Dave Whelan, the Wigan Athletic chairman, and his counterpart at Reading, Sir John Madejski, have called for football to hold a minute's silence in respect to the late Margaret Thatcher.
Thatcher, who died aged 87 this week after a stroke, is intensely disliked amongst supporters who lived through her premiership, which became synonymous with Thatcher's thinly-veiled contempt for the sport.
However Whelan, a prominent supporter of the Conservative Party, said football "owed" Thatcher a minute's silence at Wigan's FA CUp semi-final against Millwall this weekend.
"We owe Mrs Thatcher a minute's silence," Whelan told the BBC. "It is not my decision, it is for the FA to decide, but I would be in favour of wearing an armband out of respect to Mrs Thatcher. We have to say thank you very much for the services the former PM has given us."
He was backed by Madesjki, who added: "We have got to appreciate that Margaret Thatcher was a world leader who did so much for this country. So much that she deserves a minute's silence."
Madejski's suggestion comes with Reading due to entertain Liverpool on Saturday - two days before the anniversary of the Hillsborough disaster.
Although the Hillsborough Independent Panel report did not detail a "smoking gun" linking Thatcher to the establishment's cover-up of the death of 96 Liverpool fans, she remains reviled on Merseyside. Thatcher was conspicuous by her absence when, after Liverpool supporters were exonerated of any blame in September, she did not issue an apologetic statement.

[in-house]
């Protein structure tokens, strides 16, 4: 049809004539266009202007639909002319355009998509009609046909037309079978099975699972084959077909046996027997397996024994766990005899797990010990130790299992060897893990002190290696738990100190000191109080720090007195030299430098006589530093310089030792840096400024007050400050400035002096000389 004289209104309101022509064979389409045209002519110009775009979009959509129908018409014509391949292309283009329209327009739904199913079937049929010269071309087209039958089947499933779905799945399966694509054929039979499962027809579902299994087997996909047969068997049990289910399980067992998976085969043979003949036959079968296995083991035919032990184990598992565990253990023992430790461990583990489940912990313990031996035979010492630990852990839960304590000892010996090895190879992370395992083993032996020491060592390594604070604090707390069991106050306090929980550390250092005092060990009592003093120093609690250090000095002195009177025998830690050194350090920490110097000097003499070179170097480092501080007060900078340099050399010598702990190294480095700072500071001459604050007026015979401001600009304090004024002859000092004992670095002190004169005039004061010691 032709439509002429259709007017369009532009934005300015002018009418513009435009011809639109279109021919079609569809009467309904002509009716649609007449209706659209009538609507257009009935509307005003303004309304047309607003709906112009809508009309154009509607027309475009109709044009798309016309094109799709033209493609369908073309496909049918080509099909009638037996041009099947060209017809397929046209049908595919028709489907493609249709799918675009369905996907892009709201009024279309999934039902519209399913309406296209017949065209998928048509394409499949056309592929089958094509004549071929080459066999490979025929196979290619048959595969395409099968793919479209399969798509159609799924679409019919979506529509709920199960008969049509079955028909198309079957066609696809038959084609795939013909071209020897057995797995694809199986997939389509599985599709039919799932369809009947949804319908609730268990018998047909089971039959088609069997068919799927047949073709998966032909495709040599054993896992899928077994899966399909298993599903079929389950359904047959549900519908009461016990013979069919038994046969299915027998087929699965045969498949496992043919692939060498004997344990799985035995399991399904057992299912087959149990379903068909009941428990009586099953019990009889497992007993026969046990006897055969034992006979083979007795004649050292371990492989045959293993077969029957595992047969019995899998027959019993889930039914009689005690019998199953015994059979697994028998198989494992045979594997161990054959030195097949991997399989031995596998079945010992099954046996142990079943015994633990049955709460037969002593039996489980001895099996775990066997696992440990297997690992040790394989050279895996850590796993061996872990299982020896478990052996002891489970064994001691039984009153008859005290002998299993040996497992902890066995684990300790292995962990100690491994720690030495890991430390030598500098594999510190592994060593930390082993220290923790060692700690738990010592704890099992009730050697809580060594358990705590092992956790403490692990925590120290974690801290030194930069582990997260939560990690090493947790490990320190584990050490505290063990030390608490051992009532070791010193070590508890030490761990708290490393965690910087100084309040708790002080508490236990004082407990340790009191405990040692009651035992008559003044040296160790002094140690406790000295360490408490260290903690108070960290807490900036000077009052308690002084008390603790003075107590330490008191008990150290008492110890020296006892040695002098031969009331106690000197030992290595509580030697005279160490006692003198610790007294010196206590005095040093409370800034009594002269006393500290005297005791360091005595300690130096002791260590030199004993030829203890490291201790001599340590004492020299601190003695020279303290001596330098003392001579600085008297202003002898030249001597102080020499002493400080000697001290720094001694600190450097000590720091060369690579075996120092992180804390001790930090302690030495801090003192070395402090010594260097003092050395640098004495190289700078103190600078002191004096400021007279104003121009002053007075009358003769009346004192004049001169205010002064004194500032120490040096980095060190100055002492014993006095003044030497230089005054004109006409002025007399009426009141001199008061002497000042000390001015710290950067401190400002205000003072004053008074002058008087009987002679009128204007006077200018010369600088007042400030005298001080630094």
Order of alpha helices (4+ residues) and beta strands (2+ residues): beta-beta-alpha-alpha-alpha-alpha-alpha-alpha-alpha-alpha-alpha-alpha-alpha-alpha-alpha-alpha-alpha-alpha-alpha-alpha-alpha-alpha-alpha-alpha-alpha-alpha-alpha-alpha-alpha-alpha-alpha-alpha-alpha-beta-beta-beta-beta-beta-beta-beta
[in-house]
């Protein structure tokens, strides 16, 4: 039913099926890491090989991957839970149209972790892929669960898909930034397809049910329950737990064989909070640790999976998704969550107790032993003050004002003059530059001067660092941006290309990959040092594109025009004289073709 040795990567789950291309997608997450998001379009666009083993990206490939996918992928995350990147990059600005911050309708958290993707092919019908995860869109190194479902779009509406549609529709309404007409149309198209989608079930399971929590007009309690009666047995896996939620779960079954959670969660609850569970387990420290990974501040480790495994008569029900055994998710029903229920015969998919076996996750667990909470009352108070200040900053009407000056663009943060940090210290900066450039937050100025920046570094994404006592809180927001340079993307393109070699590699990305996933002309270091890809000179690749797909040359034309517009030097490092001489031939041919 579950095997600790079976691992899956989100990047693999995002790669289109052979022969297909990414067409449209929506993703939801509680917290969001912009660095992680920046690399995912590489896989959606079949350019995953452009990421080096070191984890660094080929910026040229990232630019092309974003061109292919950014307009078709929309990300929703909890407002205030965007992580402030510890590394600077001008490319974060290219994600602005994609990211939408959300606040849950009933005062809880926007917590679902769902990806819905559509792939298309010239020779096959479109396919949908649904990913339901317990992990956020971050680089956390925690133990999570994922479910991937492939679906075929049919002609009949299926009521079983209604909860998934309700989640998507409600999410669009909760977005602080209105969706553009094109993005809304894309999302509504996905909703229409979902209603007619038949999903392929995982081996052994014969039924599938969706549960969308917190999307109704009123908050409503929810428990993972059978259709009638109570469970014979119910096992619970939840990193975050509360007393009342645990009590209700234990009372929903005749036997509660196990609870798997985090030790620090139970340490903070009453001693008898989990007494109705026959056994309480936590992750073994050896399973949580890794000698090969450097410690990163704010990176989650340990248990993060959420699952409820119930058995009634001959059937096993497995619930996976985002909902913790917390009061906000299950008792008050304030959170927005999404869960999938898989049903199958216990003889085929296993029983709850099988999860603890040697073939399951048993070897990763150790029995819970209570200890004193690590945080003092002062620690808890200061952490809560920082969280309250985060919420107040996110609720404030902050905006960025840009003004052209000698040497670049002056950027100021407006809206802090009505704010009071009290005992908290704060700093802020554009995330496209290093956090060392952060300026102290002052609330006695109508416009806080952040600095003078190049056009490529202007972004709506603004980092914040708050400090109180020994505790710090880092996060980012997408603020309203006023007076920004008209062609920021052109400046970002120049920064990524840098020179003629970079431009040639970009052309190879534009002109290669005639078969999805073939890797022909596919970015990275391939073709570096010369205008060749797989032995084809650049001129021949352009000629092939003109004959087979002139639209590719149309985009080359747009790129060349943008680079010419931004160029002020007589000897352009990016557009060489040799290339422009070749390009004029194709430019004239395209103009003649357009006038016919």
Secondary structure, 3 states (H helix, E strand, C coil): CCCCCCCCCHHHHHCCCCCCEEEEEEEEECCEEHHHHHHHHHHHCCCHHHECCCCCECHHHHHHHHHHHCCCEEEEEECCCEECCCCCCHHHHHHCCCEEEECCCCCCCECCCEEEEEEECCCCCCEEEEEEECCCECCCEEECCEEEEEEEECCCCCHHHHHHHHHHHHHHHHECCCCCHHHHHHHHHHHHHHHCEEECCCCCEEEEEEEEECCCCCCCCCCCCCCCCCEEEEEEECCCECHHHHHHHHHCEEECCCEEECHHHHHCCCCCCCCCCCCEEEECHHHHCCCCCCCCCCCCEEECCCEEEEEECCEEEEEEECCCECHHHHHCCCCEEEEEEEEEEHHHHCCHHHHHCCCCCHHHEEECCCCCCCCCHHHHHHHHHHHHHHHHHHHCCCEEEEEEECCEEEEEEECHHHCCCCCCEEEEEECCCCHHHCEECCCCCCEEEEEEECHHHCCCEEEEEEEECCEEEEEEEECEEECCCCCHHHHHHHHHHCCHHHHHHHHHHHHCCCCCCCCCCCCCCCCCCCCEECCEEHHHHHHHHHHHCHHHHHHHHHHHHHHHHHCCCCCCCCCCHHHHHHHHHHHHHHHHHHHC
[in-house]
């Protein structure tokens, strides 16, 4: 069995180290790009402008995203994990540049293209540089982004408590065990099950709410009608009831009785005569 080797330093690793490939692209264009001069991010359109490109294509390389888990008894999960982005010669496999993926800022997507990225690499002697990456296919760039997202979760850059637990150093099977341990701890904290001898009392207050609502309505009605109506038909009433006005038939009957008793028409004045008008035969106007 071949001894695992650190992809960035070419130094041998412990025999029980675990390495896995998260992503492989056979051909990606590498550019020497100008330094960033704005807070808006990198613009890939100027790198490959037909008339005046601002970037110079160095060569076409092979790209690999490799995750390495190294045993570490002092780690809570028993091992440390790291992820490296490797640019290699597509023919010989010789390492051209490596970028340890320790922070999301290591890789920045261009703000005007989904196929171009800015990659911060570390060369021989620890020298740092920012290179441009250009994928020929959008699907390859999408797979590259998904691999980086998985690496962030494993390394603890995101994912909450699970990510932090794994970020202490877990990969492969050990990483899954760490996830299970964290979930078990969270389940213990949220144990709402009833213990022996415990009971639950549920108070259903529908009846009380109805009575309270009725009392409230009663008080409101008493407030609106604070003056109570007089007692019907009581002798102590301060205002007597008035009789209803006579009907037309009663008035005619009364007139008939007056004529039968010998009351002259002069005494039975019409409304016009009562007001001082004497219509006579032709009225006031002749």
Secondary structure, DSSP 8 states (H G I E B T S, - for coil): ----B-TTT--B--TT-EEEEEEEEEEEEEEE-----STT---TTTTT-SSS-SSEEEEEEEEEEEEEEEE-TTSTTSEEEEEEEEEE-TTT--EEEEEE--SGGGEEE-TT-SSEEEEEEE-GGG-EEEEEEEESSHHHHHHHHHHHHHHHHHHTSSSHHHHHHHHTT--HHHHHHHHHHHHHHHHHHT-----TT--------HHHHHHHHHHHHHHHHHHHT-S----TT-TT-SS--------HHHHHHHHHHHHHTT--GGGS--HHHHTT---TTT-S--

Whelan remains convinced she helped revolutionise the game in England.
"Football was in a bad way when she was prime minister, we saw all the changes in her time and they should pay tribute to that," he said.
"We know she had sly meetings the evening of the disaster and the morning after at the ground and that is when the cover-up started," Margaret Aspinall, chairwoman of the Hillsborough Family Support Group, said on Monday.
Thatcher's relationship with sport - football, in particular, was an uneasy one. She considered ordering England, Scotland and Wales to pull out of the 1982 World Cup after the UK went to war with Argentina over the Falkland Islands, and her successor as prime minister, John Major, said in his autobiography sport was not "a guiding interest in her life".
Two days after the 1985 Heysel disaster, in which 39 Juventus fans were killed after a Liverpool fan charge prompted a wall to collapse, Thatcher urged the Football Association to withdraw English teams from European competition. Uefa's "indefinite" ban lasted until 1990.
She also used the Hillsborough disaster to press ahead with plans for Europe's first compulsory membership program for supporters. The appalled Labour Party, which described the membership cards as "an offence against common decency," ensured the programme was not introduced.
Lord Moynihan, Thatcher's sports minister under Thatcher and former British Olympic Association chair, was castigated on Tuesday when said: "We have lost the finest Captain of Team GB." He added it was "rather cheap" the Manchester derby on Monday night did not include a minute's silence hours after her death. Whelan claimed the lack of remembrance was "disrespectful".